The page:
The procedure used for testing the validity of gold statistics is described in some detail so as to make easily possible a test for other countries and periods. At the outset it must be recognized that our conclusions are, to some extent, a matter of individual judgment, and our opinions may of course be rejected by others. It would be hard to choose between such conflicts in opinion because--as will be seen--statistical problems are involved for which there exists at present no statistical theory which one would wish to fall back upon. The entire case is of value, however, for all students of economics, for it shows in an important field what precautions must be taken before establishing theories or "Verifying" them.
The problem may best be broken down into four parts: (1) the formulation of the underlying hypothesis, (2) the description of the sample and the results, (3) the explanation of the failure of the statistics to confirm the hypothesis and a discussion of certain difficulties even if it had been confirmed, and (4) the consequences of (2) and (3).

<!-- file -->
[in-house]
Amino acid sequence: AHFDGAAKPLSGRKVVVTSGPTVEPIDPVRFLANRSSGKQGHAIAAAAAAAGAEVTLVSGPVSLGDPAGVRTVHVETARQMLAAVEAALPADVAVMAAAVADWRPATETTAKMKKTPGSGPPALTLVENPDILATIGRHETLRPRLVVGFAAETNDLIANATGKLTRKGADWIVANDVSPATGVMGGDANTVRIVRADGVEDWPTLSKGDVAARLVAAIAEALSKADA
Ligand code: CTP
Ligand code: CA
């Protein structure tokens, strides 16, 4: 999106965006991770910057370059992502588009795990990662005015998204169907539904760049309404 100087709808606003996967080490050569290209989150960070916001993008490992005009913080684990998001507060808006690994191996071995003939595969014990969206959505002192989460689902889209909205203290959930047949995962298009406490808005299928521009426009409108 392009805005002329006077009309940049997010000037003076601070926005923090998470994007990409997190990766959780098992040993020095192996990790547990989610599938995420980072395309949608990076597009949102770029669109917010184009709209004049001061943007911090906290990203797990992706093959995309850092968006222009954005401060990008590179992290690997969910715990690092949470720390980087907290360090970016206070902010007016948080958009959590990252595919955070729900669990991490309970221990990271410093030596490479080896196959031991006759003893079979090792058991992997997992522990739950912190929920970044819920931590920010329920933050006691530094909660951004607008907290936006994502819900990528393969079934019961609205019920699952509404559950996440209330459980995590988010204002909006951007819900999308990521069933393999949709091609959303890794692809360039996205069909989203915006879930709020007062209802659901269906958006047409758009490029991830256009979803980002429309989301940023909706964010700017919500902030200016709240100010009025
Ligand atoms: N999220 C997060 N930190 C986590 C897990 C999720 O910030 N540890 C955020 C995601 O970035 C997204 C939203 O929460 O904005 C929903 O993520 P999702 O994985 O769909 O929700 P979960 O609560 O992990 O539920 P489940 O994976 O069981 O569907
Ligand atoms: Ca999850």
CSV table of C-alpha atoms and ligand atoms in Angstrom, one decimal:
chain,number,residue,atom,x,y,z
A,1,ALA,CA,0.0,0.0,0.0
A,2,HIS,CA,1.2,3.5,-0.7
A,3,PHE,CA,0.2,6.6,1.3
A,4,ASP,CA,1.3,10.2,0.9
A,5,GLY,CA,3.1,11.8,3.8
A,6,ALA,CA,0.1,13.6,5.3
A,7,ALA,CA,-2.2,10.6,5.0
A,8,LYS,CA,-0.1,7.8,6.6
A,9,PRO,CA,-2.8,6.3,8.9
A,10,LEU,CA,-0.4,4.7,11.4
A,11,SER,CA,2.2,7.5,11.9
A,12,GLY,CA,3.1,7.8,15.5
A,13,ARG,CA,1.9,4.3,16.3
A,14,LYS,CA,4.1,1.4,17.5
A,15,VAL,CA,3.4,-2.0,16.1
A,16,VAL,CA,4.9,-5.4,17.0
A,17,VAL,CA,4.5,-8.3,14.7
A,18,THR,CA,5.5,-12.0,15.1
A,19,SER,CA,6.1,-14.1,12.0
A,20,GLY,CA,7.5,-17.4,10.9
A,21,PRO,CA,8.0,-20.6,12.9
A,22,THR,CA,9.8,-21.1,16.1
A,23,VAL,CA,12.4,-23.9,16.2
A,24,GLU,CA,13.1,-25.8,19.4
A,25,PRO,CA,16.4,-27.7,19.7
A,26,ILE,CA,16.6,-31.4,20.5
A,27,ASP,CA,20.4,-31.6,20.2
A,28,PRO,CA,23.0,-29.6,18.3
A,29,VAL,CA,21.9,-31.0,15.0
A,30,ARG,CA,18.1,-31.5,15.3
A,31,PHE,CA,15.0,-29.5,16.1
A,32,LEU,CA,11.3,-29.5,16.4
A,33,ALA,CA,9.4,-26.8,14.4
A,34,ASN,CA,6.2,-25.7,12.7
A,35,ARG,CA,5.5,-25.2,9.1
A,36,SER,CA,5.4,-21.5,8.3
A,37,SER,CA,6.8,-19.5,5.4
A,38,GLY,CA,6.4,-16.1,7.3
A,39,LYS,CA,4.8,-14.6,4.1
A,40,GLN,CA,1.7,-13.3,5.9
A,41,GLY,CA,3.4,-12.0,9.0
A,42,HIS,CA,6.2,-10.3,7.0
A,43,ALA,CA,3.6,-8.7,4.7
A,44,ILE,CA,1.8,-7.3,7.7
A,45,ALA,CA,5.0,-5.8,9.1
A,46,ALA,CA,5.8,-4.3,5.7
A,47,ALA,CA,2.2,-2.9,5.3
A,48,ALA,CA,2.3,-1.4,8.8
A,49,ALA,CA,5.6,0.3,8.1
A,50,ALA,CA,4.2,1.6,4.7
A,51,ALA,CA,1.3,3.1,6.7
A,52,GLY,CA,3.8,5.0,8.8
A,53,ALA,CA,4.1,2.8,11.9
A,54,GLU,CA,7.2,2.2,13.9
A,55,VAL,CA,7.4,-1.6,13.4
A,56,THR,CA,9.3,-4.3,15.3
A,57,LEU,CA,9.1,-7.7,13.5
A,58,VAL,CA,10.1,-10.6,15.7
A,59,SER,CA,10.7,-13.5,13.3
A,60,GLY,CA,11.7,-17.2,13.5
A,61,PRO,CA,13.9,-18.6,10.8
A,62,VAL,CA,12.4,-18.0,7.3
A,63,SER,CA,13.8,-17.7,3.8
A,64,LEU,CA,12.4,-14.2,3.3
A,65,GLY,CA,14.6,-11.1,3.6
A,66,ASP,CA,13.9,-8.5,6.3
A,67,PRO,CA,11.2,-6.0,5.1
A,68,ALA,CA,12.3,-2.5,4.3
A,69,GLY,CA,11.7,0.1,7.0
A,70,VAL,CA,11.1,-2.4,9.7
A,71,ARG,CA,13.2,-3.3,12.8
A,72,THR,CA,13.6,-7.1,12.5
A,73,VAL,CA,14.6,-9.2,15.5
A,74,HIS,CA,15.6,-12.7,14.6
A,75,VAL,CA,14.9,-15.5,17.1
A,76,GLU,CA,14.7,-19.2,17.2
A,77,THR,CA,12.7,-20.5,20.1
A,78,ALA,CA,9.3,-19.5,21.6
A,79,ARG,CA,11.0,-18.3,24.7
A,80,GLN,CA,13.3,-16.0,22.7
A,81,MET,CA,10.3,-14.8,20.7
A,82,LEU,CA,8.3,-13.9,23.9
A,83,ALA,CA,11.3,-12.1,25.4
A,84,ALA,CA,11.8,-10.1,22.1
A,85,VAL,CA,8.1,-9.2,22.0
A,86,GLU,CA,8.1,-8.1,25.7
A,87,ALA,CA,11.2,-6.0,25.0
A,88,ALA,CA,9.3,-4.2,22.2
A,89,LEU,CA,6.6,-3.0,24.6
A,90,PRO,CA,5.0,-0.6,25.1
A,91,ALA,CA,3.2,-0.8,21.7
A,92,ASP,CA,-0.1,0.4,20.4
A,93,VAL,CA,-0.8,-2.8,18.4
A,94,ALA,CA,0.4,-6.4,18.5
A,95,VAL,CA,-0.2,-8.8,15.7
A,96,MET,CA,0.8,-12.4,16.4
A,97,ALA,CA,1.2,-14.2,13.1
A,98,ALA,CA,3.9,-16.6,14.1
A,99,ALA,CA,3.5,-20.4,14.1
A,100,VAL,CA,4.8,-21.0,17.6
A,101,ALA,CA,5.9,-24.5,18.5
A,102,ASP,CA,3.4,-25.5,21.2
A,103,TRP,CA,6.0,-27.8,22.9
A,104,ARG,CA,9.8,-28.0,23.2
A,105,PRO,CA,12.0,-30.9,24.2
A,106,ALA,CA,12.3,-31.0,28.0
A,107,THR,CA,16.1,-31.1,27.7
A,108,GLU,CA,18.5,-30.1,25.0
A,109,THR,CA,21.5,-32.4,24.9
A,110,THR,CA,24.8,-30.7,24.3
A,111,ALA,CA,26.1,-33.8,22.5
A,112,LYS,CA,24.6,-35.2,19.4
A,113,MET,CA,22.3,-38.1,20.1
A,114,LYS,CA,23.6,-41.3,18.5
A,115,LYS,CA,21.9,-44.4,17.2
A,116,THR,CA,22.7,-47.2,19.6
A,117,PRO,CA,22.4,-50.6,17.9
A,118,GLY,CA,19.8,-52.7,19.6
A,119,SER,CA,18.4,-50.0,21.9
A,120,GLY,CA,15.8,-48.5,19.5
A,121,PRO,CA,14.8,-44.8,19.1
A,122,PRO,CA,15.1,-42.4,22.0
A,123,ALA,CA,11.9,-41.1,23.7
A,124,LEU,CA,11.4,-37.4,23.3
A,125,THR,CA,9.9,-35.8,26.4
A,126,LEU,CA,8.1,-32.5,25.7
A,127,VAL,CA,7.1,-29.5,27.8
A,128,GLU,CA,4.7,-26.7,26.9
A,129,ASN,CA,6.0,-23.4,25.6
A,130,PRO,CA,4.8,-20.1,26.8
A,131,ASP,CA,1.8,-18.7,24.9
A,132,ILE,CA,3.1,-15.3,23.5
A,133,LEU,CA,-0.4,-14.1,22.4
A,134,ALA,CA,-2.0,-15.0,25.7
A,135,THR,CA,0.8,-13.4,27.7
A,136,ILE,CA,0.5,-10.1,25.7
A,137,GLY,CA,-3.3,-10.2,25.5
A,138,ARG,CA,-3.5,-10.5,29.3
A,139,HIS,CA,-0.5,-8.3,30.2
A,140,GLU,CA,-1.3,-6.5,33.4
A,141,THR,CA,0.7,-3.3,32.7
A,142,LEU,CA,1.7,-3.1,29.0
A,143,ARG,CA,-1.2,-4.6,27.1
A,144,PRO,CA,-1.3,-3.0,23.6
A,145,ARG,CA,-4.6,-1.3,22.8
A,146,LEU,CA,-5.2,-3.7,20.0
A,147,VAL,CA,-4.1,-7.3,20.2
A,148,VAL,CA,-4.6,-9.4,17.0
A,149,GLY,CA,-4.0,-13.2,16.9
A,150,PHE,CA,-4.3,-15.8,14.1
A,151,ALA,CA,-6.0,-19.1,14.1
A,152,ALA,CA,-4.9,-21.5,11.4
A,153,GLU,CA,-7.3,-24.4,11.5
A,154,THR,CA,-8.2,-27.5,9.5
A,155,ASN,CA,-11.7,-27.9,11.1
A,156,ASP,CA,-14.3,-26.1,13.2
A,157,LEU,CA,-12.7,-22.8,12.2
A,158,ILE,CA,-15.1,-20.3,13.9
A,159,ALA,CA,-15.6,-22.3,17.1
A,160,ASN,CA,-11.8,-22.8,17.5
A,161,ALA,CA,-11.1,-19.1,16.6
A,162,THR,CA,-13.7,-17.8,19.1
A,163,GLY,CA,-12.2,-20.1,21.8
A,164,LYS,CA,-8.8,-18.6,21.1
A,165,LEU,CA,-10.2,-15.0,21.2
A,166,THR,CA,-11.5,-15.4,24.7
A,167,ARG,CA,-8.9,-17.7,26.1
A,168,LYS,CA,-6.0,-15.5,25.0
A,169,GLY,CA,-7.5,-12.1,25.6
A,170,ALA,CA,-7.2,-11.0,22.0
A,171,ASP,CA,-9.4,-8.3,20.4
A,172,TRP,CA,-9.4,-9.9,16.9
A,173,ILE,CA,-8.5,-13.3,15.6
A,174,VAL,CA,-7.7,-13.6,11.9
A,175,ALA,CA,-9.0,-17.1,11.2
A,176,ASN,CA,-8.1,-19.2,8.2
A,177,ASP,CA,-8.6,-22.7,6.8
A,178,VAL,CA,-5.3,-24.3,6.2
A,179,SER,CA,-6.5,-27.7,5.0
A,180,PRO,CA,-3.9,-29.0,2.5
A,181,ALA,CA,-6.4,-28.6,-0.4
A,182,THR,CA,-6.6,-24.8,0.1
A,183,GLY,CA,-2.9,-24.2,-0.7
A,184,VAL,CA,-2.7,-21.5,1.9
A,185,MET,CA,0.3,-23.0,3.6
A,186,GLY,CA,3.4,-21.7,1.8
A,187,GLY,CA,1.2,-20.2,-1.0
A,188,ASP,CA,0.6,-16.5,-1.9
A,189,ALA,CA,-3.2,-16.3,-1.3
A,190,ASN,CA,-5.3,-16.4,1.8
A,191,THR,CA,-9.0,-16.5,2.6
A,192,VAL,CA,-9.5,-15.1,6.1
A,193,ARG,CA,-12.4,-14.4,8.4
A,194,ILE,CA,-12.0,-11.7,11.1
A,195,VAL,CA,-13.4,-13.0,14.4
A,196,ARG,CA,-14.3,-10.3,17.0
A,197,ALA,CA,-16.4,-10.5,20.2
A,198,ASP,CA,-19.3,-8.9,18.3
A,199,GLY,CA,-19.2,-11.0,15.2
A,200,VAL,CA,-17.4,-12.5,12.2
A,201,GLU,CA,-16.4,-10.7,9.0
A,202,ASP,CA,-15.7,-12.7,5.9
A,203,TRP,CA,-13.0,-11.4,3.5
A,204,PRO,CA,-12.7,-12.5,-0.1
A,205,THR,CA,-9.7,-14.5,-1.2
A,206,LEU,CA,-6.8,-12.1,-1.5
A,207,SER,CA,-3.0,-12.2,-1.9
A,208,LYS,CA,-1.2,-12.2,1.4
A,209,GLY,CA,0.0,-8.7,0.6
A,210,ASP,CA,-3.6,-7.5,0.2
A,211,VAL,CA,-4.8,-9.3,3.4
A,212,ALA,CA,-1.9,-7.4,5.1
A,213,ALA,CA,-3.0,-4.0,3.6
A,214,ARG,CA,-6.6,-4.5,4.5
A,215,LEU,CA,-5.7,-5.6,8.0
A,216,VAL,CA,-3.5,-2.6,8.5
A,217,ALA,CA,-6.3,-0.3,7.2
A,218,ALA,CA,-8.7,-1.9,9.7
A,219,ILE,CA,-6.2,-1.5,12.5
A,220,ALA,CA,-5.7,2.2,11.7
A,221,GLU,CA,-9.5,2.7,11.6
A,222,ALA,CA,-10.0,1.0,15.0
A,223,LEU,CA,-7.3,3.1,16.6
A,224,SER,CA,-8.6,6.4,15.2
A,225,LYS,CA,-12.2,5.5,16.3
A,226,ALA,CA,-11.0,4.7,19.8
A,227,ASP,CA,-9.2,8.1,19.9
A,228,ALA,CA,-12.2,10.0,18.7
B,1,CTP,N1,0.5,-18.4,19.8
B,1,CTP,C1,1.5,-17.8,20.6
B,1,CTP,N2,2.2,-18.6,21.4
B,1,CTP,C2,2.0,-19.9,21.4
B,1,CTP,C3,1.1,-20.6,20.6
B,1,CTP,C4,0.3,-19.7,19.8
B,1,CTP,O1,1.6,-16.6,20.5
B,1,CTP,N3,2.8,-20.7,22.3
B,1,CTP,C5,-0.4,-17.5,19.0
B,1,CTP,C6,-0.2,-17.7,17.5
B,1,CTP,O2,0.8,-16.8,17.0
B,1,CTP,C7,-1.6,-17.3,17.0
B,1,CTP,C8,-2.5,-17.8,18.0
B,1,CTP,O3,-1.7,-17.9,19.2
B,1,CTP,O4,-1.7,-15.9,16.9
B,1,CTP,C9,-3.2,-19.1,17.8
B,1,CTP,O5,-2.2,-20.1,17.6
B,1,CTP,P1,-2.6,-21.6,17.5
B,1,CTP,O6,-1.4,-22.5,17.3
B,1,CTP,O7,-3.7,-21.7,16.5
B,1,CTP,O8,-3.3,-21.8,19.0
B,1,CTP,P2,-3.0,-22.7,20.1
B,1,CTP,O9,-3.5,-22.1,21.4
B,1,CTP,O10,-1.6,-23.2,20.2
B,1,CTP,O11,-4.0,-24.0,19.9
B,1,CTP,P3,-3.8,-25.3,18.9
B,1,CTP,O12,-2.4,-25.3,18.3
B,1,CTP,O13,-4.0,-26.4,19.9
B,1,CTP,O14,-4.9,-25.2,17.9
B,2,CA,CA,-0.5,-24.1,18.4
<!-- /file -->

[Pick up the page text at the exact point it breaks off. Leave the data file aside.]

The hypothesis is rather easily formulated. The observation of gold movements from country A to country B are made in A's export and in B's import statistics. The two should coincide, allowing for such factors as costs of transportation and time lags. In neighboring countries both virtually disappear; in countries more distant from each other, say Europe and Australia, a time lag may have to be considered. Costs of transportation, insurance, handling charges, and so on, which all enter significantly in the determination of gold points, play no appreciable role here. Gold is so valuable that these costs all but disappear from the statistics, as is evident from the proportion they make with the value of gold shipments.3 In view of the rounding off of numbers in foreign trade statistics, the factor of distance (costs of transportation)-- which plays a great role in determining the value of less valuable____________________